Italy provides new funding for tackling malnutrition in Sudan


Khartoum – The United Nations World Food Programme (WFP) in Sudan has received a donation of EUR 2.5 million from the Government of Italy through the Italian Agency for Development Cooperation (AICS) to support emergency nutrition activities in Sudan.

“We are extremely grateful to the Government of Italy for this contribution, especially at this time when humanitarian needs in Sudan are drastically increasing,” said WFP Sudan Representative and Country Director Eddie Rowe.

The contribution will enable WFP to provide specialized nutritious food to over 160,000 children under-five and pregnant and nursing women in crisis-affected areas to treat and prevent malnutrition.

“As Scaling Up Nutrition (SUN) donor convener, Italy is deeply committed in supporting projects to address the causes of food insecurity and malnutrition. In particular, ongoing conflict, the COVID-19 pandemic, hikes in food prices and inflation will drastically increase the number of malnourished children. We are glad to support WFP to prevent a massive malnutrition crisis for the children of Sudan” said AICS Khartoum Director, Michele Morana.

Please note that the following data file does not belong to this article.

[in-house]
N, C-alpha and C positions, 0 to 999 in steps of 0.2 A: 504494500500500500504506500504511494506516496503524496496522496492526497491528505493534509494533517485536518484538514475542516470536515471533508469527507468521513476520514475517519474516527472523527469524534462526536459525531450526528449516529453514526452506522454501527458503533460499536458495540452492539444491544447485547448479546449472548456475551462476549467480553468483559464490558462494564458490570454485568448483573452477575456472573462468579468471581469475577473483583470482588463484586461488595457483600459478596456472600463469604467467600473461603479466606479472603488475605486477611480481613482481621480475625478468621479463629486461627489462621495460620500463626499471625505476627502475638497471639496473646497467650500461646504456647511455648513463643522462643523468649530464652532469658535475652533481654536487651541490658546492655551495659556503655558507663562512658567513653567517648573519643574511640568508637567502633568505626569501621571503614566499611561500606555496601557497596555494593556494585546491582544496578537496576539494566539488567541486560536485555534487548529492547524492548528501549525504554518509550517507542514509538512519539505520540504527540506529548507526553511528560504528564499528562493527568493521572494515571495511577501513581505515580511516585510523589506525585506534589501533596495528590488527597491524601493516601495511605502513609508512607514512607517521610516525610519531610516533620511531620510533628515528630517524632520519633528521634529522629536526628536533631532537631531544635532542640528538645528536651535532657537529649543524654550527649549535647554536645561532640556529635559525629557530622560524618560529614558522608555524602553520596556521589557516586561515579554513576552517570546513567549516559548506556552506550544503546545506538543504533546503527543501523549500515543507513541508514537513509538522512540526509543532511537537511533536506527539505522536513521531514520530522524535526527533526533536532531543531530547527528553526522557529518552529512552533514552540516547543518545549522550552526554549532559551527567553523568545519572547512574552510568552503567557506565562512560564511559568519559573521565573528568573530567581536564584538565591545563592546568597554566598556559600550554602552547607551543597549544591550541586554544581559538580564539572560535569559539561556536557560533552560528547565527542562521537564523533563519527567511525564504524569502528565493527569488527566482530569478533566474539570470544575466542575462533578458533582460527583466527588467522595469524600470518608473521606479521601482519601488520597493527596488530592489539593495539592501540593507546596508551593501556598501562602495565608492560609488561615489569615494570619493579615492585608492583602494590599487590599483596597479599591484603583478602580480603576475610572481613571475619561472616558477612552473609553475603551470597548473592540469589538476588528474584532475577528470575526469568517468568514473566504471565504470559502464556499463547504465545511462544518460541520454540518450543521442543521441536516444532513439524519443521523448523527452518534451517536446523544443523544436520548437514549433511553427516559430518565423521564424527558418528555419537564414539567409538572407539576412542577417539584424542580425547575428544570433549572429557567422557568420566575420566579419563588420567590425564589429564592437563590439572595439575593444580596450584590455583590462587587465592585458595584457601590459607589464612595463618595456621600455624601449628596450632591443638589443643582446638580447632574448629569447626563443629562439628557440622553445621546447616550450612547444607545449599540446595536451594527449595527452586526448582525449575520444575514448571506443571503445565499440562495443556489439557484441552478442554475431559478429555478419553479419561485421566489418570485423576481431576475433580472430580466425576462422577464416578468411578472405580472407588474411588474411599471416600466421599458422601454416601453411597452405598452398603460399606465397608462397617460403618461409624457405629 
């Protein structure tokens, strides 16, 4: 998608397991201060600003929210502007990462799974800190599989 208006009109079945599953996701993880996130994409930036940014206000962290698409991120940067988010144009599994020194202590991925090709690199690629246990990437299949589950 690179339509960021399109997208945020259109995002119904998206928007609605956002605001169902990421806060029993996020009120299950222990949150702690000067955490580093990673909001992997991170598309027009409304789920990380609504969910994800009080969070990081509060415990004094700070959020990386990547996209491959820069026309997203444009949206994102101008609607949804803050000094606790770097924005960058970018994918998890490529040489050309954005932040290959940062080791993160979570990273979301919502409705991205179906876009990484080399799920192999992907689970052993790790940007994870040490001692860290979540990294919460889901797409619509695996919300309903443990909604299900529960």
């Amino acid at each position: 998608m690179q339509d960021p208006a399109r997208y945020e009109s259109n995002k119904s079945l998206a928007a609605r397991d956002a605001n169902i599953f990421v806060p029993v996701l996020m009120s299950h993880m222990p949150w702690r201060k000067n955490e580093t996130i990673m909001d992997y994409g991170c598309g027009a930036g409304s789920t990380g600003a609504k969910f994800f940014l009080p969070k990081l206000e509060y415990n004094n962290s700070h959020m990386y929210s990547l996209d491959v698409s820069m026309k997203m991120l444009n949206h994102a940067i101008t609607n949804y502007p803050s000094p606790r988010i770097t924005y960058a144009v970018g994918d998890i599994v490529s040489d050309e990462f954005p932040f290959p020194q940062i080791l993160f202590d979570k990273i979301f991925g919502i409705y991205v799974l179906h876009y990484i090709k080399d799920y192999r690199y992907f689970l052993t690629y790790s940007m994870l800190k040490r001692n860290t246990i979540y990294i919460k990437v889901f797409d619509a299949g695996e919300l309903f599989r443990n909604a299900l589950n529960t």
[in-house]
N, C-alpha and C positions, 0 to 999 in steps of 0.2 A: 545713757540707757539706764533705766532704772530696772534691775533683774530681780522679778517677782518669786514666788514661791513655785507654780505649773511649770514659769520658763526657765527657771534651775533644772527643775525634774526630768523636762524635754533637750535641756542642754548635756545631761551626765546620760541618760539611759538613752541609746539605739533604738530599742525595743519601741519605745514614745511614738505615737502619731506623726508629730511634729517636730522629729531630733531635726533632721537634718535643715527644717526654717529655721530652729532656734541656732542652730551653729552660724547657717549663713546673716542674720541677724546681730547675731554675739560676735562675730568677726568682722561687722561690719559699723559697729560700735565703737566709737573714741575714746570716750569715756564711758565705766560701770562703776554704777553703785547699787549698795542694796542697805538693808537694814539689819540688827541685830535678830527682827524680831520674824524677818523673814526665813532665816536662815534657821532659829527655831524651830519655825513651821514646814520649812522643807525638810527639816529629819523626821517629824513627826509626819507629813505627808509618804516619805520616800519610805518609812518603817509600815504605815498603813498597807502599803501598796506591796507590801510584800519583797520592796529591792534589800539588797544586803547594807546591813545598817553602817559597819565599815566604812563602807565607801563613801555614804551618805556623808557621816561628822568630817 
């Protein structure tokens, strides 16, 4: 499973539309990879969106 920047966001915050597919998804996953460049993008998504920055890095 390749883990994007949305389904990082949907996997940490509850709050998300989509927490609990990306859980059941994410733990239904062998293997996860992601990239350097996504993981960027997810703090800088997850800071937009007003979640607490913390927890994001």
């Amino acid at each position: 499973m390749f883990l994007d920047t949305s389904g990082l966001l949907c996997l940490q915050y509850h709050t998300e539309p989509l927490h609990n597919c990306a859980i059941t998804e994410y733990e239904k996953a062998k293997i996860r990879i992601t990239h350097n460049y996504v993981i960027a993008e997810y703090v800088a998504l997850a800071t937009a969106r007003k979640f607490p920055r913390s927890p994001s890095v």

Malnutrition is a major public health concern in Sudan. Around 13.6 percent of children are acutely malnourished (too thin for height) and 36 percent are stunted (too short for age), posing increased risks of morbidity and mortality for children under five. Malnutrition also has severe cognitive and development consequences for children later in life.

“Every child deserves to grow up and live a healthy life free from hunger. WFP counts on the continued support from our donors to do all we can to give children a chance to develop and thrive,” said Rowe.

Thanks to contributions from donors, WFP managed to scale up its nutrition response in 2021 and assisted 2.5 million people in Sudan, a significant increase from the 0.9 million reached in 2020. Based on this success, WFP plans to assist up to 2.7 million children and pregnant and nursing women this year, however severe funding shortfalls may jeopardize this plan.

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